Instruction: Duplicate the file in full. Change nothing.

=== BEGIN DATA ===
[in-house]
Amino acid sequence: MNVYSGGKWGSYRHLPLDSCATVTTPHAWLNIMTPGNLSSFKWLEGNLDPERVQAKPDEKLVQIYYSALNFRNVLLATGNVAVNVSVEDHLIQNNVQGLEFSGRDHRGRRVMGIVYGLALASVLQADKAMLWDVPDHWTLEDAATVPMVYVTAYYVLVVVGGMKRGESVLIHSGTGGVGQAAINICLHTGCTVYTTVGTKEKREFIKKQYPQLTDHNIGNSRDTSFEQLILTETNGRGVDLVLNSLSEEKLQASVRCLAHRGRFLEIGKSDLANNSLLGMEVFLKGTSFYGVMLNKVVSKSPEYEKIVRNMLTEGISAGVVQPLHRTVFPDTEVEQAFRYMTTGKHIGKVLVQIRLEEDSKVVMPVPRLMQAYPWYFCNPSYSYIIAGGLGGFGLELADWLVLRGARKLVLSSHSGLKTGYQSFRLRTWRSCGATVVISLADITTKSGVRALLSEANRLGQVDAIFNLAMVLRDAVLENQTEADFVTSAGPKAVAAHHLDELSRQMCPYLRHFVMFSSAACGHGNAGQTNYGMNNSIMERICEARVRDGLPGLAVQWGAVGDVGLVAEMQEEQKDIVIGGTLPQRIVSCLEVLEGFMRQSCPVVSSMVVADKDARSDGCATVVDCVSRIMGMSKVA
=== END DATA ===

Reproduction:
[in-house]
Amino acid sequence: MNVYSGGKWGSYRHLPLDSCATVTTPHAWLNIMTPGNLSSFKWLEGNLDPERVQAKPDEKLVQIYYSALNFRNVLLATGNVAVNVSVEDHLIQNNVQGLEFSGRDHRGRRVMGIVYGLALASVLQADKAMLWDVPDHWTLEDAATVPMVYVTAYYVLVVVGGMKRGESVLIHSGTGGVGQAAINICLHTGCTVYTTVGTKEKREFIKKQYPQLTDHNIGNSRDTSFEQLILTETNGRGVDLVLNSLSEEKLQASVRCLAHRGRFLEIGKSDLANNSLLGMEVFLKGTSFYGVMLNKVVSKSPEYEKIVRNMLTEGISAGVVQPLHRTVFPDTEVEQAFRYMTTGKHIGKVLVQIRLEEDSKVVMPVPRLMQAYPWYFCNPSYSYIIAGGLGGFGLELADWLVLRGARKLVLSSHSGLKTGYQSFRLRTWRSCGATVVISLADITTKSGVRALLSEANRLGQVDAIFNLAMVLRDAVLENQTEADFVTSAGPKAVAAHHLDELSRQMCPYLRHFVMFSSAACGHGNAGQTNYGMNNSIMERICEARVRDGLPGLAVQWGAVGDVGLVAEMQEEQKDIVIGGTLPQRIVSCLEVLEGFMRQSCPVVSSMVVADKDARSDGCATVVDCVSRIMGMSKVA